Harrodsburg, Kentucky does more than preserve this National Historic Landmark in its borders, it breathes life into it.
By Hope S. Philbrick
When invited to tour the Shaker Village in Harrodsburg, as part of a trip through Kentucky Bourbon Country, It didn’t seem to fit the theme. I decided to make an exception and included it in the itinerary anyway.
I’m glad I did.
That’s not to say there weren’t some last-minute reservations and secret negotiations. On the morning we were scheduled to visit the Shaker Village, as my husband Dean and I drove from Bardstown to Harrodsburg, we passed the Wild Turkey distillery. Dean immediately launched into not-so-subtle lobbying. “Of course you have to do your research,” he said. “I won’t stand in the way of that. But I hope we can stop at Wild Turkey today.”
By the time we sat down to lunch in the Trustees’ Office Dining Room, we had the private agreement that we’d eat, tour and dash.
That never happened.
Shaker Village of Pleasant Hill was inhabited by Shakers until 1910 and preserves 34 original buildings and 3,000 acres of land. The Shakers developed the longest-lasting communal society (they died out; unwavering commitment to celibacy will do that).
The place is picturesque in a way that particularly suits our design sensibilities (we have some Shaker-style furniture). But the people working here really made us dig the place. Our hosts and tour guides proved to be skilled story tellers who quickly made us realize that everything we thought we knew about the Shakers (“they’re like the Amish”) was absolutely wrong.
Their compelling stories positioned the Shakers as progressives during their period in history, not as cultish kooks. (For example: It seems far from crazy for a pre-Civil War-era widow with several children and no career prospects beyond Prostitution to join a community where men and women are treated as equals, where she’ll learn or apply a trade, have ready access to abundant food as well as the most modern medical care, and share household chores and childcare with ‘brothers and sisters.’) On average, Shakers lived 20 years longer than their contemporaries.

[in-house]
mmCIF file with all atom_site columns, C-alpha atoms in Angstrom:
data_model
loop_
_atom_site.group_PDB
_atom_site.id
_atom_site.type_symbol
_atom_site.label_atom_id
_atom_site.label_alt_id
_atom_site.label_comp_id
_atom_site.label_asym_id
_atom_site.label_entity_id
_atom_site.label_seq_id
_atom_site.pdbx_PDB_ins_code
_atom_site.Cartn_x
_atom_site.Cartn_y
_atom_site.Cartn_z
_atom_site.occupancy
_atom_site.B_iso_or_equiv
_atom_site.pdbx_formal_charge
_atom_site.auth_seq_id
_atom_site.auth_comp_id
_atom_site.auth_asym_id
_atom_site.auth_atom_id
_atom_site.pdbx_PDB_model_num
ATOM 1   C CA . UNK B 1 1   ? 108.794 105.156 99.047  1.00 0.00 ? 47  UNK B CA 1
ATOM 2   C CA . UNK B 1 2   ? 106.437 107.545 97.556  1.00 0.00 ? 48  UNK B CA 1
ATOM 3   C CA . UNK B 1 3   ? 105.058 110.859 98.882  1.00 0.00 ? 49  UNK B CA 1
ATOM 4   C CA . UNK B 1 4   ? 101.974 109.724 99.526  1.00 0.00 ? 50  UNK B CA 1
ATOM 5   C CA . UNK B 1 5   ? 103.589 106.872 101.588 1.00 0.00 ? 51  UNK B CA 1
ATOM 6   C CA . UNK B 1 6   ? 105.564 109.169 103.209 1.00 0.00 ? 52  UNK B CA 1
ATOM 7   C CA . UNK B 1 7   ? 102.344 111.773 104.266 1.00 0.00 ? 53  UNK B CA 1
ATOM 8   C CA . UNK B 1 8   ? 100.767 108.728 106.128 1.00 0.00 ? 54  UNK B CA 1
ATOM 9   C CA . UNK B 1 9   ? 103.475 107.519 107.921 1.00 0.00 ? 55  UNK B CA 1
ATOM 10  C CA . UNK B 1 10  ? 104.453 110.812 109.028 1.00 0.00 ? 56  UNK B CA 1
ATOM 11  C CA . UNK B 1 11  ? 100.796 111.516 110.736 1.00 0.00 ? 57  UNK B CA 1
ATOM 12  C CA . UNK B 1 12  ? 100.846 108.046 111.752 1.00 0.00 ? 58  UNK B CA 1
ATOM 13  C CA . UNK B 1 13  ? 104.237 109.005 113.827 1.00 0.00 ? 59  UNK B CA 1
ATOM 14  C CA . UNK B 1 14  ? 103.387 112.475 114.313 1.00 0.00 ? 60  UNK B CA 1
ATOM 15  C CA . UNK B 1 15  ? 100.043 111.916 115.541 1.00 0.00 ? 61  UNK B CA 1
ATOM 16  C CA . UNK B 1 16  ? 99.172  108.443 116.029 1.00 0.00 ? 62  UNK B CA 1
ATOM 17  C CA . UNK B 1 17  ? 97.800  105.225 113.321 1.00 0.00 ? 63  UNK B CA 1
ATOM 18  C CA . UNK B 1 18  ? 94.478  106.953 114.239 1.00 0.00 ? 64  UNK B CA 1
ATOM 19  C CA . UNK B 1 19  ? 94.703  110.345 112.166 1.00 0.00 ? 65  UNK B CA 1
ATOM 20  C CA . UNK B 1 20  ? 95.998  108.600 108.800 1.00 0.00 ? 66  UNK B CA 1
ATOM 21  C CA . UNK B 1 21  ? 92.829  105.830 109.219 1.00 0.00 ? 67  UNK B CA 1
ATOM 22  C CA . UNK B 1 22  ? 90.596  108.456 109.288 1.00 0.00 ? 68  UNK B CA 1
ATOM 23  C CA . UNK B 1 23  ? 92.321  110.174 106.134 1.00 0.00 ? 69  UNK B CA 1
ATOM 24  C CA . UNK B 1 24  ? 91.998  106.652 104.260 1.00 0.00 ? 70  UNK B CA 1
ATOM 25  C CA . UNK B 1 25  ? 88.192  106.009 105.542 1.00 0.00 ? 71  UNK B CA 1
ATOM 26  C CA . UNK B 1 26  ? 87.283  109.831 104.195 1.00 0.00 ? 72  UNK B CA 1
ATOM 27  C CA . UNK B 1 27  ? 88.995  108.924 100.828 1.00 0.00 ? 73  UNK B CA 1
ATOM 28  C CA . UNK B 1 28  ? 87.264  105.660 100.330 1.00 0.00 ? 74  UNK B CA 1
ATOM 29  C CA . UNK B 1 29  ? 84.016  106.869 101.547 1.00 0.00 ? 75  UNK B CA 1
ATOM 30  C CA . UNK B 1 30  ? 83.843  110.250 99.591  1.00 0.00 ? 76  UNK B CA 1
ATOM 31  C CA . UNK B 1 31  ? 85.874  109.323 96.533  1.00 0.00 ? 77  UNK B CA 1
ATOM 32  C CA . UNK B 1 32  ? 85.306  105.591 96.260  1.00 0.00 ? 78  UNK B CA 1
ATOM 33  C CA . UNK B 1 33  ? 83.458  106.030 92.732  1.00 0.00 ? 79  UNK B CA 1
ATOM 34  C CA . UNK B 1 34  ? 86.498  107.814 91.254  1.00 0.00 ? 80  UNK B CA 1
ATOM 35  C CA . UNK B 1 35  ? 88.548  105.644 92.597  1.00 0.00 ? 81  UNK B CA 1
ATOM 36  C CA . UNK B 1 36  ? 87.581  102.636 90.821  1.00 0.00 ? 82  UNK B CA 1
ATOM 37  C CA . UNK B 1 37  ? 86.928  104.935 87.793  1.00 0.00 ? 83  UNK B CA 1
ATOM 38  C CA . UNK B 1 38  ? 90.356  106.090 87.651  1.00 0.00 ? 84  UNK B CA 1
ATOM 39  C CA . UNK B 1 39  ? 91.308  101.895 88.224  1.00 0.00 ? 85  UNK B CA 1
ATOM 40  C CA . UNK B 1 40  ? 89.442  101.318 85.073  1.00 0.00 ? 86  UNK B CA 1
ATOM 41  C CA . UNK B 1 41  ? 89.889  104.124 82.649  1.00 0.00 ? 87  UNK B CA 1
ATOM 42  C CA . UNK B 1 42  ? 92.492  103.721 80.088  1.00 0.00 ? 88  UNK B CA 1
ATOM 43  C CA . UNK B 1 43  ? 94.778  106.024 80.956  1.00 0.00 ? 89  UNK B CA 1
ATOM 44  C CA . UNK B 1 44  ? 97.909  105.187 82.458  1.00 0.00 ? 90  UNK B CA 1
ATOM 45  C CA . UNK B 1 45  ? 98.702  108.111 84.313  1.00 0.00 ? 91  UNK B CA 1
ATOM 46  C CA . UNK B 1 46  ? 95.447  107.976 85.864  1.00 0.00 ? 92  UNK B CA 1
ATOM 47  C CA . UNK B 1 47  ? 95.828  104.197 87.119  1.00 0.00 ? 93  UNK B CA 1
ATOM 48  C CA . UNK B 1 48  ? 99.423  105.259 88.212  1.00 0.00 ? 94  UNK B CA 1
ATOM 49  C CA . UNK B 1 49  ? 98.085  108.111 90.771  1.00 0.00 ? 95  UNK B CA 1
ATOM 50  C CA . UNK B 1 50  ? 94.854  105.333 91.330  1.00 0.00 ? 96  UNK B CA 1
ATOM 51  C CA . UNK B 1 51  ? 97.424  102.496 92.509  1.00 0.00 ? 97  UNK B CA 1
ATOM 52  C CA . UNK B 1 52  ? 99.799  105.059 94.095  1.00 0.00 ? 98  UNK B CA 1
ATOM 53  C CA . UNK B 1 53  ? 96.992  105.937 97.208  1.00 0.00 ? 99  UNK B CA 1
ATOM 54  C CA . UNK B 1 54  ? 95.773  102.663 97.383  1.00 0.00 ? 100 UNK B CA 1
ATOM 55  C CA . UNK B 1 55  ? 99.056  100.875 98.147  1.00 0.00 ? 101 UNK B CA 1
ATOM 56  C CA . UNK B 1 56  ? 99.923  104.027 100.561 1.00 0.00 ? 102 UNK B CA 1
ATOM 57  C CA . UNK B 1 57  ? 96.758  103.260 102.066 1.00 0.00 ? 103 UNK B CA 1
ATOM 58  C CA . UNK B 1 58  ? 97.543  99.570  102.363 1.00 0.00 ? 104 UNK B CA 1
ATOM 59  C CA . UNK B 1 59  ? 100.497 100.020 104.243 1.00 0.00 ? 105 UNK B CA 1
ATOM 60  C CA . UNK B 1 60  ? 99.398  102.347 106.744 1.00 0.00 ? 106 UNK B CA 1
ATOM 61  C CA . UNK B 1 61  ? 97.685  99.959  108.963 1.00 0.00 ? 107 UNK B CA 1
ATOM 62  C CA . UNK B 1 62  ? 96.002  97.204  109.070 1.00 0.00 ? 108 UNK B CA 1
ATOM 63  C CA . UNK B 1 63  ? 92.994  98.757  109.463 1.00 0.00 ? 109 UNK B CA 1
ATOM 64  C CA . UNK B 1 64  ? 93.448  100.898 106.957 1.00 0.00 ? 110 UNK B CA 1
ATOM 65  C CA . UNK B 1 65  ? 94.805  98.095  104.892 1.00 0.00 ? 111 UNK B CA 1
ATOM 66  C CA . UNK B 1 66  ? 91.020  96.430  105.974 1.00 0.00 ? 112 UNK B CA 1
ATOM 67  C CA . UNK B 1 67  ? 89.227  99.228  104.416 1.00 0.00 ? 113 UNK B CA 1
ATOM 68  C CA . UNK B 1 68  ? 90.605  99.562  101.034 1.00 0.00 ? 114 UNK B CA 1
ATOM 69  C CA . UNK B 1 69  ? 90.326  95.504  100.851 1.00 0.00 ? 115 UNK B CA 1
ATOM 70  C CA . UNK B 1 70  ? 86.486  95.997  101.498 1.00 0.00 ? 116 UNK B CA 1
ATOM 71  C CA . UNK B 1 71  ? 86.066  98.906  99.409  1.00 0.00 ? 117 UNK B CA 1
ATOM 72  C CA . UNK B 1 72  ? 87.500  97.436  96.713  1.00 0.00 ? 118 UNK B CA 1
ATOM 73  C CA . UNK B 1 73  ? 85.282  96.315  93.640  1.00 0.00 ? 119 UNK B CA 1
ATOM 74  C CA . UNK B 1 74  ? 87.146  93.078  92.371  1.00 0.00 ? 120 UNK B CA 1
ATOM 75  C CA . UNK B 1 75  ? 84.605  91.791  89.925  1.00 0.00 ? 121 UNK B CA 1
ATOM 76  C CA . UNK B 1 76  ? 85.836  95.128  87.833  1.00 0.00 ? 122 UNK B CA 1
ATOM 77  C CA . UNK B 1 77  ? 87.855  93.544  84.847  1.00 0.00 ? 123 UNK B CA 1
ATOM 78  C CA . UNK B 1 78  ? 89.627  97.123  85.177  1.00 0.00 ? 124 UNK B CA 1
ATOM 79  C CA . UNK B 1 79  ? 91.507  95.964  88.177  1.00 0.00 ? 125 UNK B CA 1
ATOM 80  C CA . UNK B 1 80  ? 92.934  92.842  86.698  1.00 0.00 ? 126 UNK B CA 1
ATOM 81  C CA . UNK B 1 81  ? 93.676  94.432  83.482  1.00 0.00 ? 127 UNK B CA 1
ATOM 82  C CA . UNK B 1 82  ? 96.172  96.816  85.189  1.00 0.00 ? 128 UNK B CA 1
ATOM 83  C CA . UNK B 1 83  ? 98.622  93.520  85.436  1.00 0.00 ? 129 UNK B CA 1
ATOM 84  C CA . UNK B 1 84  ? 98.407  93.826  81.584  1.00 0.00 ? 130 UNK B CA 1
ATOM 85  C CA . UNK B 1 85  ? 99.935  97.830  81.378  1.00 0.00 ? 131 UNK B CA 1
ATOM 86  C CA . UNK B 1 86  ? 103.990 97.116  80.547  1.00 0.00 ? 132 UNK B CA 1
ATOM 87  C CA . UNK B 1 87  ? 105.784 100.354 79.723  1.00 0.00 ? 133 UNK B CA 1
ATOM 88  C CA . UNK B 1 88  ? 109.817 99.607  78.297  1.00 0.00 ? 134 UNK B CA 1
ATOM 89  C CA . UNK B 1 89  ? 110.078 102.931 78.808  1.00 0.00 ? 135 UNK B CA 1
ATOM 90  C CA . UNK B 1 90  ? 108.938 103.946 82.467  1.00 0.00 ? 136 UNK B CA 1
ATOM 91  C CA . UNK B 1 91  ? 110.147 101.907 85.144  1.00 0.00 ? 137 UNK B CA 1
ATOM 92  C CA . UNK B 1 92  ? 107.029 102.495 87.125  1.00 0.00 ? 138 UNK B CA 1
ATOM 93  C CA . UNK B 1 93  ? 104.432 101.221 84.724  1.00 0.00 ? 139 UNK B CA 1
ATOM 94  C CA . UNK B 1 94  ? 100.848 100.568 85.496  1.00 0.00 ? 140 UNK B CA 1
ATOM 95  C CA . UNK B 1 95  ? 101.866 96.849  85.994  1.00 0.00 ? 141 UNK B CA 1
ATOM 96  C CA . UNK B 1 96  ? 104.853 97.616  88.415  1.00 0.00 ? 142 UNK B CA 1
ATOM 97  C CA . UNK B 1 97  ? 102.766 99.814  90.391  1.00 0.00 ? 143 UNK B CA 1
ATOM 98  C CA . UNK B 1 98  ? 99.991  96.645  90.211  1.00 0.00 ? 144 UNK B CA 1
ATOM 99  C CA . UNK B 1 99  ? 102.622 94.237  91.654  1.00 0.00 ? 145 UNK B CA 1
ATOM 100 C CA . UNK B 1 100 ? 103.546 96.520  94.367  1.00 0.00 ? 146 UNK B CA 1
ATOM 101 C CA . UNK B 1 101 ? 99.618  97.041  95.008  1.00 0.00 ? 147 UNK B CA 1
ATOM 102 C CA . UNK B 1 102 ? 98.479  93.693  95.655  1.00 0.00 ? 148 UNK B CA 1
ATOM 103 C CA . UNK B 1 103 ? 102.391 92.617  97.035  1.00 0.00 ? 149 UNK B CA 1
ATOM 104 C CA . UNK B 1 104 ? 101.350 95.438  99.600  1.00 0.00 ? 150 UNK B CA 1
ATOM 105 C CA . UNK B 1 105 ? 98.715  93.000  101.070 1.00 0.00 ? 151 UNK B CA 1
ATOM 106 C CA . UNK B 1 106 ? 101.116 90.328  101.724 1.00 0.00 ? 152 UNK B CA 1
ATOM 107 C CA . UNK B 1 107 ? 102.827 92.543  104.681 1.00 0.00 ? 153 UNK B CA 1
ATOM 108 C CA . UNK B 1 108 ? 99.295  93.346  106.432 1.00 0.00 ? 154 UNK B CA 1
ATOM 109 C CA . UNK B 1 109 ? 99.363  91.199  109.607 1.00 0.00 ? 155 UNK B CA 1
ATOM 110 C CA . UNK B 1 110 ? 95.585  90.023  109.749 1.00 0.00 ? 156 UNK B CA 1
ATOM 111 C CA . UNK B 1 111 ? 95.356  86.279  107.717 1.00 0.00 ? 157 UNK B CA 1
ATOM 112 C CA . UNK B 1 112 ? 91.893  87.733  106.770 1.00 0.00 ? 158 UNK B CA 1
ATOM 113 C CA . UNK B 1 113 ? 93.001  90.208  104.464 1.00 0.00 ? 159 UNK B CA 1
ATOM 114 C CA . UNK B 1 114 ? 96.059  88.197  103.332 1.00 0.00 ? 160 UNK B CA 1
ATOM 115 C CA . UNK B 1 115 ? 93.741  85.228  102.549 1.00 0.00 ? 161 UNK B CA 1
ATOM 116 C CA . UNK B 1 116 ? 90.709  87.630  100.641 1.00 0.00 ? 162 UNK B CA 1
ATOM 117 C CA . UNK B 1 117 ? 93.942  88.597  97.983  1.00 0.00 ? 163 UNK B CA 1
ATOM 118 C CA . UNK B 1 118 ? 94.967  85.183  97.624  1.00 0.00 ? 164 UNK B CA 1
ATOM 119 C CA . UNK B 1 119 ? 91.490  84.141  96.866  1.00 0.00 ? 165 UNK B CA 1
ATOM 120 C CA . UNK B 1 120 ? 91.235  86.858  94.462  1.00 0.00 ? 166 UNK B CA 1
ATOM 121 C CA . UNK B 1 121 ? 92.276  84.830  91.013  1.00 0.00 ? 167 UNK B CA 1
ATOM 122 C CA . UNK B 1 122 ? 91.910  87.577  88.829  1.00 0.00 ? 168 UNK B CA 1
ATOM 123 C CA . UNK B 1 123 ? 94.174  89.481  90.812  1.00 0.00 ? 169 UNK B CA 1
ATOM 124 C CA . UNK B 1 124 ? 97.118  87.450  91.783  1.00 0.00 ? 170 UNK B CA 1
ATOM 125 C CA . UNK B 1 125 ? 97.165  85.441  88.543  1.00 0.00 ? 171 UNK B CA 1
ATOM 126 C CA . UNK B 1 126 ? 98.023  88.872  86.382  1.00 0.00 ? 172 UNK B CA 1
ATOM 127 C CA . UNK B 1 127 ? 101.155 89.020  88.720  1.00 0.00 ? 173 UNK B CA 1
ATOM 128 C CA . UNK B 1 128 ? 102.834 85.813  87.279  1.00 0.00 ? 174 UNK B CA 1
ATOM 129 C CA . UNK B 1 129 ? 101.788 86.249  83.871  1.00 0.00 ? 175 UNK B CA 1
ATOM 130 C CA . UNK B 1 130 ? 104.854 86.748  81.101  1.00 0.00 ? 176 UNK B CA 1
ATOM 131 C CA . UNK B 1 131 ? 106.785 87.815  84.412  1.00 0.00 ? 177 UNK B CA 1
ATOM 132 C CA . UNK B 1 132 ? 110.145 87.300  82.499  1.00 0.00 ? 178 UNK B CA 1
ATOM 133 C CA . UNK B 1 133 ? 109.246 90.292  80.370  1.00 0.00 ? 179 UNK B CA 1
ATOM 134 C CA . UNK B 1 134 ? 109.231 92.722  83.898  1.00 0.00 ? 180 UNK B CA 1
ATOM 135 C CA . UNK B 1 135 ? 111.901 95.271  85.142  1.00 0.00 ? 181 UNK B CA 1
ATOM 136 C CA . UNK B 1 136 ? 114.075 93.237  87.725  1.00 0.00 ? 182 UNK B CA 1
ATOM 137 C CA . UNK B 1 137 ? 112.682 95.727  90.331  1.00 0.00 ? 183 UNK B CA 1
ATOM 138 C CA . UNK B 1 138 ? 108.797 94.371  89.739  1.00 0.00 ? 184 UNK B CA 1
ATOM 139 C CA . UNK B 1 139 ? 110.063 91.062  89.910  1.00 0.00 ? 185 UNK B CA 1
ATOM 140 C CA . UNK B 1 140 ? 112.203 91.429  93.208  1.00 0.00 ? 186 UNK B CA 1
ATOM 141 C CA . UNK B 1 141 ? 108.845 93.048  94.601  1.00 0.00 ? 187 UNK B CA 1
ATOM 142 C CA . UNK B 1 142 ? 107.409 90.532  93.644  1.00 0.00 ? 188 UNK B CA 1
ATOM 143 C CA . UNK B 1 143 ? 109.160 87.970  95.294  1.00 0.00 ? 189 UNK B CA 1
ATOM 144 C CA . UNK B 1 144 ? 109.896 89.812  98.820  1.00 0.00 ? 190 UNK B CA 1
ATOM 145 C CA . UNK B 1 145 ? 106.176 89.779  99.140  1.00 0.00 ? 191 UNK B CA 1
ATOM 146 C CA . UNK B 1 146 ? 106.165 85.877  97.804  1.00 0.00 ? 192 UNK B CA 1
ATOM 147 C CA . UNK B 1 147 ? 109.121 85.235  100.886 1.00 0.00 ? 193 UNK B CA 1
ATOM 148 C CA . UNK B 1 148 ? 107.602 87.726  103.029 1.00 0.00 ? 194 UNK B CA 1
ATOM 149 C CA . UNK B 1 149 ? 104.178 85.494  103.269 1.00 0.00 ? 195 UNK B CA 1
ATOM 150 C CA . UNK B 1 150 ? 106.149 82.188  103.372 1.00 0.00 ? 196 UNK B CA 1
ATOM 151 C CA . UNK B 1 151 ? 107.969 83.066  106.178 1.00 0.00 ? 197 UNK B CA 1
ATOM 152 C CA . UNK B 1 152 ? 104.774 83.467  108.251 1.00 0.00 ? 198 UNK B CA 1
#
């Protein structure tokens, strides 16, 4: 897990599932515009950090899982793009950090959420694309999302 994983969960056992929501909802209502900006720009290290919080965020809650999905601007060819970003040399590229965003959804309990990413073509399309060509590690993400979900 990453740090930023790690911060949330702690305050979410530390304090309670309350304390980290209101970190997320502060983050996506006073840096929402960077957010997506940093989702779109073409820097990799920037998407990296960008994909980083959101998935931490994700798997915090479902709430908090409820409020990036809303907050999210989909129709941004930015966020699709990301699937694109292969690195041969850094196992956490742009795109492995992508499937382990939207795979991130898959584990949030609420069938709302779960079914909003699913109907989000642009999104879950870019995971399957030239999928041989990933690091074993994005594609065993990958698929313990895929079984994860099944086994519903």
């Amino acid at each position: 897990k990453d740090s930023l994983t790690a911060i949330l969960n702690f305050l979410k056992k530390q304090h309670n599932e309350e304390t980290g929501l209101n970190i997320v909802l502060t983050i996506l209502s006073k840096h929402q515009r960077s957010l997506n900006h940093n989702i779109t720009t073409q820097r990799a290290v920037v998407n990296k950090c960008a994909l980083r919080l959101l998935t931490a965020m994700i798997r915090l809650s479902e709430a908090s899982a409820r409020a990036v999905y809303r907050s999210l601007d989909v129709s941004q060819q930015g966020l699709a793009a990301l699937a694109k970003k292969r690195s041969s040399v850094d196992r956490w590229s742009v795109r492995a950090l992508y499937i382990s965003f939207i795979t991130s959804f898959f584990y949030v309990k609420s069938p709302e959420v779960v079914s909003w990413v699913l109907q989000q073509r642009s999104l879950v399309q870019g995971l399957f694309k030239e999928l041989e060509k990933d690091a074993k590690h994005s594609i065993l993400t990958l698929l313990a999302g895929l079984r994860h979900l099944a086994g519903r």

We learned a lot but still had many more questions since we only had time to glance at most exhibits and breeze past reenactors before we had to leave. We wished we’d had more time in the Village.
Before we left, Dean bought all of his coworkers’ souvenirs at one of the gift shops. (Hand-dipped candles. This is really saying something; gifts are not his forte.) The gift shops feature traditional Shaker goods made on site as well as works by regional artisans. It’s hard not to appreciate the craftsmanship and distinctive style of Shaker products, including brooms that stand on their bristles, tiny boxes that can hold the weight of a man, intricate weavings, practical shelves, simple yet elegant furniture and more.
“I didn’t want to go there,” Dean admitted in the car (as if it hadn’t been made clear that morning). “But it was so interesting!”
Months later, he says visiting Shaker Village was a trip highlight. He’ll still talk about it to nearly anyone who’ll listen. And he’s done some online research (discovering this report by Charles Dickens.)
“I really want to go back there,” he keeps reminding me. “Next time, let’s stay overnight.”
That’s the plan. And it may be the only place in the nation where you can stay in original Shaker buildings rather than recreations. (Rates at the on-site 73-room hotel range $100 to $165 a night.)
The big lesson here: Toss an unusual choice into your next travel itinerary. You just might like it.
Odds of Encountering Children: High, especially during summer months. Grownups might most enjoy visiting during fall and winter months (and especially on weekdays).
More to do in Harrodsburg…
Take a self-guided walking or driving tour of Harrodsburg and Mercer County. Founded in 1774, Harrodsburg is Kentucky’s oldest city and boasts four National Register Historic Districts. Pick up a guide at the Visitors Center for information about 85 key stops, including where to find them.
Visit Olde Towne Park.
Stop by the Kentucky Fudge Company / Dedman Drugstore for a specialty coffee, candy or pastry, ice cream treat or snack. This early American drug store (circa 1865) still has its original soda fountain. Whether or not the vibe feels nostalgic to you, time spent here is a pleasant memory-making respite.
Tour Old Fort Harrod State Park to appreciate an early era of Harrodsburg history.
— Photos © HSP Media LLC